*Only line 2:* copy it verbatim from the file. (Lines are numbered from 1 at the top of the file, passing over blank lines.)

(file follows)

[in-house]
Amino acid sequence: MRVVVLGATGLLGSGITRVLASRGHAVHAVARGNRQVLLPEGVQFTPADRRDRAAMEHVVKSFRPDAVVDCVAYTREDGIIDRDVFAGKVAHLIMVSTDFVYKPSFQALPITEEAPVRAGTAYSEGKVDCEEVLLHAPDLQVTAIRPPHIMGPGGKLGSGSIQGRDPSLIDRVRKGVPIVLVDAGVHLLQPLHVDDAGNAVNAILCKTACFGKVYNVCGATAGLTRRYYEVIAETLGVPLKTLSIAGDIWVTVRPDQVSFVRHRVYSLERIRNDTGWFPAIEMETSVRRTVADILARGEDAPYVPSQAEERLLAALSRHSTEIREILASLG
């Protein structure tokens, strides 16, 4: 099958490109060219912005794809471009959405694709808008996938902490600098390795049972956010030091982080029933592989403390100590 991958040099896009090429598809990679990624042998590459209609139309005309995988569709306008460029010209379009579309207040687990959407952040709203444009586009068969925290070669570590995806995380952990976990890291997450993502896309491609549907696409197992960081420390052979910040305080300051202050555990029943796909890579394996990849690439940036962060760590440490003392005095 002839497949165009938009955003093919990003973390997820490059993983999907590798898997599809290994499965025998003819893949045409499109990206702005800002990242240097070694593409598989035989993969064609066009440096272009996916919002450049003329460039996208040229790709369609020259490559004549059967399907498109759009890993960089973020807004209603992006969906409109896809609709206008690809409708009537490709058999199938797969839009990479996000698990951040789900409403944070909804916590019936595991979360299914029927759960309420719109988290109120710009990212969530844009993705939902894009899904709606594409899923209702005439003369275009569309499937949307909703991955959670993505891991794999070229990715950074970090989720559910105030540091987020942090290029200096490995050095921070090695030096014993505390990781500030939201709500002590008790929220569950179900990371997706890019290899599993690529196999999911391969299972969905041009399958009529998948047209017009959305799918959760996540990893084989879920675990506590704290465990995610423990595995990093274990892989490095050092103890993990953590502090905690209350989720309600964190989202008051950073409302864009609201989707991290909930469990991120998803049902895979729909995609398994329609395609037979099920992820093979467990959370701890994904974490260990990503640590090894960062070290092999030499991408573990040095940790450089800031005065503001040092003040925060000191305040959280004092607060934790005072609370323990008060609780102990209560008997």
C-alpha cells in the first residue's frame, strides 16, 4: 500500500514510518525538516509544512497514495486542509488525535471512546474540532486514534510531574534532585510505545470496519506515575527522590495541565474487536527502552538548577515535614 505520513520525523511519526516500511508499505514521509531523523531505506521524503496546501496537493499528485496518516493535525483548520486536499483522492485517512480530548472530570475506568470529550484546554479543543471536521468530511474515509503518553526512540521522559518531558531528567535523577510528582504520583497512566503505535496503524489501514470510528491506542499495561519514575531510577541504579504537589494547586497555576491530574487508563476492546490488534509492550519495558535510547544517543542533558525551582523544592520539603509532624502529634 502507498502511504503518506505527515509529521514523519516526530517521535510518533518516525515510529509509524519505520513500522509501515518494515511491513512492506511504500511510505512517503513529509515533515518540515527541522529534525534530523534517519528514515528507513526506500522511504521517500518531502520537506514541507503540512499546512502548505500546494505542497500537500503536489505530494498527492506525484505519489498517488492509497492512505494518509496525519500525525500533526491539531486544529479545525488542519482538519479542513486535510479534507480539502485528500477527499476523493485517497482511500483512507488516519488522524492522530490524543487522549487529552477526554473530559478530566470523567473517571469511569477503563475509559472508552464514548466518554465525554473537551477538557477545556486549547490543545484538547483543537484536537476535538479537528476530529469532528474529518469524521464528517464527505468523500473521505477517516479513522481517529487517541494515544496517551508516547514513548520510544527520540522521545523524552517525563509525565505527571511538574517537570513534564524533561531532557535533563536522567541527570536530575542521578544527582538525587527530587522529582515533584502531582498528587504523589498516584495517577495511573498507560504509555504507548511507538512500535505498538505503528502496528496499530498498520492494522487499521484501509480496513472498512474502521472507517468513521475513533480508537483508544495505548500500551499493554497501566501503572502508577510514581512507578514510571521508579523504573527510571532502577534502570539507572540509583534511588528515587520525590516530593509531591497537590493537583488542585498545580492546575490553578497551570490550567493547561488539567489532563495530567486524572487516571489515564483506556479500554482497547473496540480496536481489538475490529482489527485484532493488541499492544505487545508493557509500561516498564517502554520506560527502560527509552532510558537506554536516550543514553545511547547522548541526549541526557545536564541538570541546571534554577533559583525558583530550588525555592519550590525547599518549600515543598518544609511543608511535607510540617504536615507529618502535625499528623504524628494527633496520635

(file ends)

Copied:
Amino acid sequence: MRVVVLGATGLLGSGITRVLASRGHAVHAVARGNRQVLLPEGVQFTPADRRDRAAMEHVVKSFRPDAVVDCVAYTREDGIIDRDVFAGKVAHLIMVSTDFVYKPSFQALPITEEAPVRAGTAYSEGKVDCEEVLLHAPDLQVTAIRPPHIMGPGGKLGSGSIQGRDPSLIDRVRKGVPIVLVDAGVHLLQPLHVDDAGNAVNAILCKTACFGKVYNVCGATAGLTRRYYEVIAETLGVPLKTLSIAGDIWVTVRPDQVSFVRHRVYSLERIRNDTGWFPAIEMETSVRRTVADILARGEDAPYVPSQAEERLLAALSRHSTEIREILASLG